Almost every company offers some type of remote access to accommodate employees working from home, business partners, or external technical support. Remote access became very popular partly due to the Remote Access Service (RAS) on Microsoft's Windows NT. It allows remote clients to dial-in and connect and logon to network as if they were sitting in the office and locally connected. Nowadays the acronym RAS is used to define many types of remote dial-in solutions.
Point-To-Point Protocol (PPP)
PPP is today's most widely used RAS protocol and is supported by virtually every network system because it is part of the TCP/IP suite. In addition to point-to-point dial-up connections over POTS and ISDN, PPP is also used for router-to-router connections in WANs. PPP operates at the Data Link layer of the OSI model and consists of two types of control protocols:
- Link Control Protocol (LCP) - establishes, configures, maintains, and terminates the point-to-point connection.
Network Control Protocol (NCP) – Provides an interface for various upper-layer Network protocols such as IP, IPX, AppleTalk, and NetBEUI, and is used to encapsulate the upper-layer protocols' data and transfers it over the link created by the LCP. Multiple protocols, such as IP and IPX, can use the link simultaneously.
PPP supports several authentication protocols including MS-CHAP, EAP, the older Password Authentication Protocol (PAP), and the Challenge Handshake Authentication Protocol (CHAP). After the remote client is authenticated, the PPP connection is rather insecure because the transmitted data is not encrypted. Several other protocols are available to encrypt the transmitted data and to secure the authentication process. Examples of such protocols are PPTP and IPSec, which are discussed later on in this chapter.
A very useful extension to PPP is Multilink PPP, which allows multiple physical connections to be combined in one logical connection. A typical example of this is bundling the 2 B-channels in an ISDN BRI connection.
PPP is the successor of the Serial Line Internet Protocol ( SLIP) , an older dial-up protocol, used primarily in UNIX environments and still supported by some ISPs. Major differences with PPP are that SLIP lacks authentication, compression, and multilink capabilities.
Point-to-Point Protocol over Ethernet (PPPoE)
As its name indicates, PPP over Ethernet (PPPoE) allows encapsulation of PPP packets in Ethernet frames. PPP is designed for point-to-point connections rather than a shared broadcast medium like Ethernet. But when DSL, cable and other broadband connections became available, which that could provide access to multiple hosts on a shared Ethernet network, ISPs wanted to maintain the same functionality provided by PPP to manage, and charge for, individual client connections. PPPoE basically provides the functionality of PPP, such as LCP, NCP, and its authentication methods, but for Ethernet. It allows multiple Ethernet hosts to establish a unique PPP session with the provider through a bridging device such as a cable modem.
Remote Desktop Protocol (RDP)
The Remote Desktop Protocol (RDP) is used by remote control software such as Microsoft’s Remote Desktop to transfer mouse/keyboard input and screen output over a TCP/IP connection. For example, an administrator can manage a server remotely, without having to walk to the server room, and work with the server as if she was sitting in front of it. Desktop support staff can solve client problems without going to the user’s office. This is obviously very convenient for both IT staff and users as it can save both a lot of time and effort. RDP is also used for Microsoft’s Terminal Services, which allow clients to run applications on a remote server. This allows a computer with a minimal configuration to run applications that would normally not run on the computer due to hardware limitations. This concept is known as thin client and allows multiple users to use different applications simultaneously, in their own private workspace on the terminal server. In addition to keyboard input, mouse input, and screen output, clients can use their local disks and printers from applications running on the remote server. RDP was introduced in Windows, but RDP servers and clients are now also available for Linux and other operating systems. RDP uses port 3389.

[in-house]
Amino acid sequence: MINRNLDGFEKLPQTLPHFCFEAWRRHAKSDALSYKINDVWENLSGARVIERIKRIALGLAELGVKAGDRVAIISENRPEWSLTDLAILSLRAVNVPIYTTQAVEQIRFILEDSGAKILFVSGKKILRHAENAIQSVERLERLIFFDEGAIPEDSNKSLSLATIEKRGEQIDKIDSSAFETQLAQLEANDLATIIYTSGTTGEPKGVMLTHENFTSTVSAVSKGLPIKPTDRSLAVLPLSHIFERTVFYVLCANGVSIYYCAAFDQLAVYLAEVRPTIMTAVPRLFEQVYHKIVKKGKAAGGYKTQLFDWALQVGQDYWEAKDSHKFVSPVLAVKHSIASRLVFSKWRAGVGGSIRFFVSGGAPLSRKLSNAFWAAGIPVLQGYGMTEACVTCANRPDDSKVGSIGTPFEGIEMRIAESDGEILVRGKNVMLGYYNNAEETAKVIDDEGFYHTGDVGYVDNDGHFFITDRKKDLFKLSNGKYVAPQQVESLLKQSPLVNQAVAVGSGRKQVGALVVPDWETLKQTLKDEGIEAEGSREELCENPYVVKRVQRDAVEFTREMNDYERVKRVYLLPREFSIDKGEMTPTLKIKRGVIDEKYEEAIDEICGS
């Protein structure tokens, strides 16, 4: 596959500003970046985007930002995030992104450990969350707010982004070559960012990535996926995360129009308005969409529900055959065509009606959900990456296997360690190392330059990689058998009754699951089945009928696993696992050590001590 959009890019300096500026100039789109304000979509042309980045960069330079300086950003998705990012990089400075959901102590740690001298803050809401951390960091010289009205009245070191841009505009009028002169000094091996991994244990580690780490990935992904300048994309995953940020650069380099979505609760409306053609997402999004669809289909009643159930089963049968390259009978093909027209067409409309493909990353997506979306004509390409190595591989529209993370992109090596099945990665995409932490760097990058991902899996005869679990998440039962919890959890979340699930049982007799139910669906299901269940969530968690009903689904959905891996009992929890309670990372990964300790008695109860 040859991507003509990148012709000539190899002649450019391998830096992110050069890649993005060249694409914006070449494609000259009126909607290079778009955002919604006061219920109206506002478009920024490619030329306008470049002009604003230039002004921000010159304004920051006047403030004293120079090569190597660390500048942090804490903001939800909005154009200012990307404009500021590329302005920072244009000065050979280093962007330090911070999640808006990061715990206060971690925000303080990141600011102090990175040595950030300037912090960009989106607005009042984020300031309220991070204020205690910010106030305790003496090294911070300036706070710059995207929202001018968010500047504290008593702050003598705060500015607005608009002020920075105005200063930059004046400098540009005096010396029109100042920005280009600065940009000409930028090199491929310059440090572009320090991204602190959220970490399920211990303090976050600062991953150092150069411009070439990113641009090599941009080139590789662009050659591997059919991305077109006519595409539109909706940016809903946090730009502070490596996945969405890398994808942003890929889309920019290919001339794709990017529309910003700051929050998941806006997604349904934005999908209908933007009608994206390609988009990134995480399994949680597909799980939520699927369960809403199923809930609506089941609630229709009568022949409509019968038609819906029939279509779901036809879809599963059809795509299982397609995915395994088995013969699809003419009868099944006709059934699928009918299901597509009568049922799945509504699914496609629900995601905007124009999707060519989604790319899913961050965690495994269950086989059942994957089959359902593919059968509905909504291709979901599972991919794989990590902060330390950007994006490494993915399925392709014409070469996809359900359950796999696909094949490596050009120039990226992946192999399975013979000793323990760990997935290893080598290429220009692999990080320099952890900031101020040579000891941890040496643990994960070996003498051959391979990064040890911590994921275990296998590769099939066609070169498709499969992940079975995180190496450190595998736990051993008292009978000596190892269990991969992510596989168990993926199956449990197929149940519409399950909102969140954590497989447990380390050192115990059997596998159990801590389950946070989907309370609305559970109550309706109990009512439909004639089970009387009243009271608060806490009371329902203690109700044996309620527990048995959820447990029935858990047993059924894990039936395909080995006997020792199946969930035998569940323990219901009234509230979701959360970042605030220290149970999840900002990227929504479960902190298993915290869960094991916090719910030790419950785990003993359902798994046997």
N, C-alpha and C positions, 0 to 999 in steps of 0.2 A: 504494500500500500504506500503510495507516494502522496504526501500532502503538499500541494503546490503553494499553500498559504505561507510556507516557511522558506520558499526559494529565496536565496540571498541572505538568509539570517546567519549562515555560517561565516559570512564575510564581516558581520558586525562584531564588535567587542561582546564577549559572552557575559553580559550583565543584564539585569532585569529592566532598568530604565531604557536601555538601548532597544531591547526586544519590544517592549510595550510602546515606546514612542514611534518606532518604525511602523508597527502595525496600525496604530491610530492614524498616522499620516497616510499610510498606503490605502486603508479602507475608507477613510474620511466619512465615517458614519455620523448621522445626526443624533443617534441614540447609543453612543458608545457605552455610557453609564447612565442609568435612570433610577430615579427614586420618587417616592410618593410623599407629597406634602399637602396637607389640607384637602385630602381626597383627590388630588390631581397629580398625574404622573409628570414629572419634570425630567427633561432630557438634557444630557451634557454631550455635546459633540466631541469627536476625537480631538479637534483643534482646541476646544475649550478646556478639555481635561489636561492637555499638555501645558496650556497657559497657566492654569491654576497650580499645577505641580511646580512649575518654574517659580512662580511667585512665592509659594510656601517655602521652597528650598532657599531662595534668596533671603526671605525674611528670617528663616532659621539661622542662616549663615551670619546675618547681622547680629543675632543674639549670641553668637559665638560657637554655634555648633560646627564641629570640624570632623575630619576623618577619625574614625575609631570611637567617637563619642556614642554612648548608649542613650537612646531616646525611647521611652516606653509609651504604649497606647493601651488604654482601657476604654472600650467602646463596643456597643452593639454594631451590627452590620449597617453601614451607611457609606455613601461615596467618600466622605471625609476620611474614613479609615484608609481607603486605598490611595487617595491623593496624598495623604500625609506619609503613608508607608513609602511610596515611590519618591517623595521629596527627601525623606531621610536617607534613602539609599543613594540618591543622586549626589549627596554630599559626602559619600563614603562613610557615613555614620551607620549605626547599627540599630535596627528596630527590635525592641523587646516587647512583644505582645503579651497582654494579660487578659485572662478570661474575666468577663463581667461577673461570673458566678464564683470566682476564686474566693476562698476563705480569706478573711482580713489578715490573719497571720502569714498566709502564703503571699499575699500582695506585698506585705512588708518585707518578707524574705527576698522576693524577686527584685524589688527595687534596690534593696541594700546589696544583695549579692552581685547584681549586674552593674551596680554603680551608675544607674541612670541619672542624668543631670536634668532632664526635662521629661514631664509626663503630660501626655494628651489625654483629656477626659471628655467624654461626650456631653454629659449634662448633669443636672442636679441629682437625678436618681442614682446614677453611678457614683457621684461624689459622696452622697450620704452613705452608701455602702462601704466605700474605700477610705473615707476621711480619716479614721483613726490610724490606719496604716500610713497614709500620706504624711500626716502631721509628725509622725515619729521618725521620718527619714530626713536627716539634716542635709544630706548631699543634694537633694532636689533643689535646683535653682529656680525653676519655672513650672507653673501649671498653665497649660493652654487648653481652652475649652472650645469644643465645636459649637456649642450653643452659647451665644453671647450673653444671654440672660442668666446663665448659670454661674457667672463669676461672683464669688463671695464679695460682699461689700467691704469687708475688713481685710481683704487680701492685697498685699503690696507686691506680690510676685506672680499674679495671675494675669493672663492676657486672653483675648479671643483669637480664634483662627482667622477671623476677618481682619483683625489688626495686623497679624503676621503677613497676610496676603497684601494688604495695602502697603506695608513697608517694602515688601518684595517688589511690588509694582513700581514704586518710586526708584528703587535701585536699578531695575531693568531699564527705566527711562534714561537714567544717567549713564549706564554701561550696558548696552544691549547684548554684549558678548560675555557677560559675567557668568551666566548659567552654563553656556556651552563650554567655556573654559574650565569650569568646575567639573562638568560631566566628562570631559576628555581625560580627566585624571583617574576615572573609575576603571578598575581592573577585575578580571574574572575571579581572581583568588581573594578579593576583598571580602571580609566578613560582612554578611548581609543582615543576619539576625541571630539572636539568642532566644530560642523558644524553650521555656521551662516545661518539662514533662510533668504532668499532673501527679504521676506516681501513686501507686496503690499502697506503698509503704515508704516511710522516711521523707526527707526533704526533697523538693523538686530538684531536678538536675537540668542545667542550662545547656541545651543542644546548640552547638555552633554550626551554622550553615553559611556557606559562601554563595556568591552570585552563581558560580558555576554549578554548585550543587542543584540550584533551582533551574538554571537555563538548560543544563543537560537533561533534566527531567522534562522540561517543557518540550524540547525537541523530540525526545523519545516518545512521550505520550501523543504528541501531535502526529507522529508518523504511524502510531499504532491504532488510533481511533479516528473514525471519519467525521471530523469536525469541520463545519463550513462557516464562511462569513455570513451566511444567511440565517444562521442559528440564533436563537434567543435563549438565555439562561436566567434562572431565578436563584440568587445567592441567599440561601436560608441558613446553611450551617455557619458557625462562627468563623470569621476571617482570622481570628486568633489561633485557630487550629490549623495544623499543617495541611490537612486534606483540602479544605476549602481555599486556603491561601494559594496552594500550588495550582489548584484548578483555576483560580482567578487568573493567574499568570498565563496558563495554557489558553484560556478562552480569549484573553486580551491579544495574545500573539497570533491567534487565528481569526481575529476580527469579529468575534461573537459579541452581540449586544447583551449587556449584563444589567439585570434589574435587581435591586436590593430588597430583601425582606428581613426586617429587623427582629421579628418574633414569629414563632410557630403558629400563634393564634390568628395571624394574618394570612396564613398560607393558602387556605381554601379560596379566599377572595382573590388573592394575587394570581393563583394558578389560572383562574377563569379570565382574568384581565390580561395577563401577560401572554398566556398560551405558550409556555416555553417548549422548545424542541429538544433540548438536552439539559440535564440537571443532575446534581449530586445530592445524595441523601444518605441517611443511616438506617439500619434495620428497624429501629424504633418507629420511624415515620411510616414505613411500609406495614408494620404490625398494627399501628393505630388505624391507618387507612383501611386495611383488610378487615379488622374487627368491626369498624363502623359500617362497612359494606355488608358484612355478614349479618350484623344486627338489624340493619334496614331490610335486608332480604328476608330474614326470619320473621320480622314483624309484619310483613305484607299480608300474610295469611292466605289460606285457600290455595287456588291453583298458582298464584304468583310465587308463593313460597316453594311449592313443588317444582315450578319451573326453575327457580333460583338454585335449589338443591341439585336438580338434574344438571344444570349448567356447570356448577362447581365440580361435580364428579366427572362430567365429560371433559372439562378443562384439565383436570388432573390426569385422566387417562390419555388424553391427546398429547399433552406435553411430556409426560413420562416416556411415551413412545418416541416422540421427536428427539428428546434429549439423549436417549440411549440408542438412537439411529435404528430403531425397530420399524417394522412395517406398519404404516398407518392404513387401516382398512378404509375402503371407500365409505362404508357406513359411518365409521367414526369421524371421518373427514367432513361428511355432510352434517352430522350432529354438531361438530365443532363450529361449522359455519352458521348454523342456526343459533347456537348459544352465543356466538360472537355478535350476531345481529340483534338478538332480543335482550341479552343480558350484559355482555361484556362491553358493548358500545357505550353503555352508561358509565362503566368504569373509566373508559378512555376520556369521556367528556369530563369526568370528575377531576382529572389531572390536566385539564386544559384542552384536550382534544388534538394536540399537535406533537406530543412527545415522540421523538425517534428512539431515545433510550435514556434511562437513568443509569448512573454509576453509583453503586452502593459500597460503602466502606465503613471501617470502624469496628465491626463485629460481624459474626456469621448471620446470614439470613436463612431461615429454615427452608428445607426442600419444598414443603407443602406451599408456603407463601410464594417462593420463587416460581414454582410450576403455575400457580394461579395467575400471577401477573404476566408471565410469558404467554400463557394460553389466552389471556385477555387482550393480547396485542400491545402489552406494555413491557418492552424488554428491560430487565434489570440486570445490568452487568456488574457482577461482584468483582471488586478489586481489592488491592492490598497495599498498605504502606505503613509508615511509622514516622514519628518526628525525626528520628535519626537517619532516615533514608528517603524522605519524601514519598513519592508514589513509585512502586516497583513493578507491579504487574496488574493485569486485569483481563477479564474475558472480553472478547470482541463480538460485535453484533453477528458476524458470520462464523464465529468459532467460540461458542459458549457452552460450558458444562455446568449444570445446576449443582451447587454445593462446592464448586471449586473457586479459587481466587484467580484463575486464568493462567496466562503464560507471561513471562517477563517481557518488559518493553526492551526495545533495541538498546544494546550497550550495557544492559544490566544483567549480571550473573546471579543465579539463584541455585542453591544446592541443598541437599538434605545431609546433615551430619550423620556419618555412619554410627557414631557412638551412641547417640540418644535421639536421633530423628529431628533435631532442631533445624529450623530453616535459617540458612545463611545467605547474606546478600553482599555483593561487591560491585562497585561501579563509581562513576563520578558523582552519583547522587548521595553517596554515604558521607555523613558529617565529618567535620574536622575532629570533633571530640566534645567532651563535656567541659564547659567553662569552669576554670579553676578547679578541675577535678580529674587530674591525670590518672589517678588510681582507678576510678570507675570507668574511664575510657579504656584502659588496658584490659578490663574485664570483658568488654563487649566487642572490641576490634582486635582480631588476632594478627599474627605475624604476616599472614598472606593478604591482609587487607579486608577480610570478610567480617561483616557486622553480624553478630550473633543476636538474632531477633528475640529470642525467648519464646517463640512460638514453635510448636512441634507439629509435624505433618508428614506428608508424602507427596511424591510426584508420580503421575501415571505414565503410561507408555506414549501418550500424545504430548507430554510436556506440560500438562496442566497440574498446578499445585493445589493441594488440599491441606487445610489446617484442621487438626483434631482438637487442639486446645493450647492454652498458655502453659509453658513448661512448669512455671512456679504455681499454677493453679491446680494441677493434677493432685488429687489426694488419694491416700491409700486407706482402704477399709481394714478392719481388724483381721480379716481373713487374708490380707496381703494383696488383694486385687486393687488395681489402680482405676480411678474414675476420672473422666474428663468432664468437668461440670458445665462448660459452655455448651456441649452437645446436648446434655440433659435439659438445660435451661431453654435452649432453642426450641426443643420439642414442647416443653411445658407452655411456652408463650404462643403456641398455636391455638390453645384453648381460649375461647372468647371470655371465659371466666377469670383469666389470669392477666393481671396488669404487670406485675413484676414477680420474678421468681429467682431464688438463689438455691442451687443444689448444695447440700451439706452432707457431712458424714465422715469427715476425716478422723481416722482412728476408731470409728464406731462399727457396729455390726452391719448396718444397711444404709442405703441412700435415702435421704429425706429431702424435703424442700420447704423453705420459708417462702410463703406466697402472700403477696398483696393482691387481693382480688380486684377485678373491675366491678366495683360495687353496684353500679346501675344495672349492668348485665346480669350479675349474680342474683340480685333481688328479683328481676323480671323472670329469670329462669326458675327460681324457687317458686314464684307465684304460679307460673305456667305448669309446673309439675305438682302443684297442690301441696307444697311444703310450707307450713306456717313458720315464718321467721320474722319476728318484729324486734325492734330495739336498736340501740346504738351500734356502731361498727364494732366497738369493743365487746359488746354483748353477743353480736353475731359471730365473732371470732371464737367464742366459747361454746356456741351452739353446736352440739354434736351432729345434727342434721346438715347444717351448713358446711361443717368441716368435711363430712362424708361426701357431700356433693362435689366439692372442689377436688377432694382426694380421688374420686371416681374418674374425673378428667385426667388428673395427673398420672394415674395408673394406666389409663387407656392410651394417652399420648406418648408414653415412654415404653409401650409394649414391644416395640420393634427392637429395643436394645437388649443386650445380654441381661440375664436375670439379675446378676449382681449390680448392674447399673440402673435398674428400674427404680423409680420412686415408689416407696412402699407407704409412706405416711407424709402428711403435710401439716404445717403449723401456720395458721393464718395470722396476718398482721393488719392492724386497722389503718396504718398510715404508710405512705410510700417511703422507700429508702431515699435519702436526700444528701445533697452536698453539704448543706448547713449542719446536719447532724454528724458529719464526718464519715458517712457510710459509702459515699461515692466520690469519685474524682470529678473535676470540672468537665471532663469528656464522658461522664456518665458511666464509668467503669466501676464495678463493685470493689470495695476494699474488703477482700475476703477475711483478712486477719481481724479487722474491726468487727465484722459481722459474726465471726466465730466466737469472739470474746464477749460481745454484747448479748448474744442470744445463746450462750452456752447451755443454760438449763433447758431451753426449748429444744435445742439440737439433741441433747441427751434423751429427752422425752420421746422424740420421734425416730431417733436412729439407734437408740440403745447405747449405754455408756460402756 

Virtual Private Network (VPN)
A Virtual Private Network (VPN) is a private connection over a public network such as the Internet. VPNs can save a company a lot of money because they can use their Internet connection, instead of expensive long-distance point-to-point connections such as dial-up, ISDN, and leased lines, to allow remote networks and remote employees to connect to the corporate network. The first main type of VPN is a connection between two networks and is known as a site-to-site or LAN-to-LAN VPN. It is typically used for connecting branch offices of a single organization or for creating an extranet for business partners. When the VPN is established, a private virtual point-to-point connection, called a tunnel, is created over the Internet between two routers or firewalls. The clients and servers in the networks on both sides of the VPN connection are unaware of the VPN. The following network diagram shows a simple example of a site-to-site VPN. The green line depicts the virtual connection.
The second main type of VPN, called remote access VPN, is especially useful for remote and mobile users who need to access the corporate network. Whether they are in a hotel, at a business partner’s office, or on a business trip to the other side of the planet, all they need is an Internet connection and a VPN client. The VPN client software is installed on the client operating system and establishes a tunnel to the corporate network after a connection with a local ISP is established. This type of VPN is referred to as remote access VPN and is depicted in the following network diagram. The remote access connection from the client to the Internet can be anything from a dial-up to a cable connection as long as it supports PPP. The router in the following network diagram can be a firewall or a VPN hardware appliance.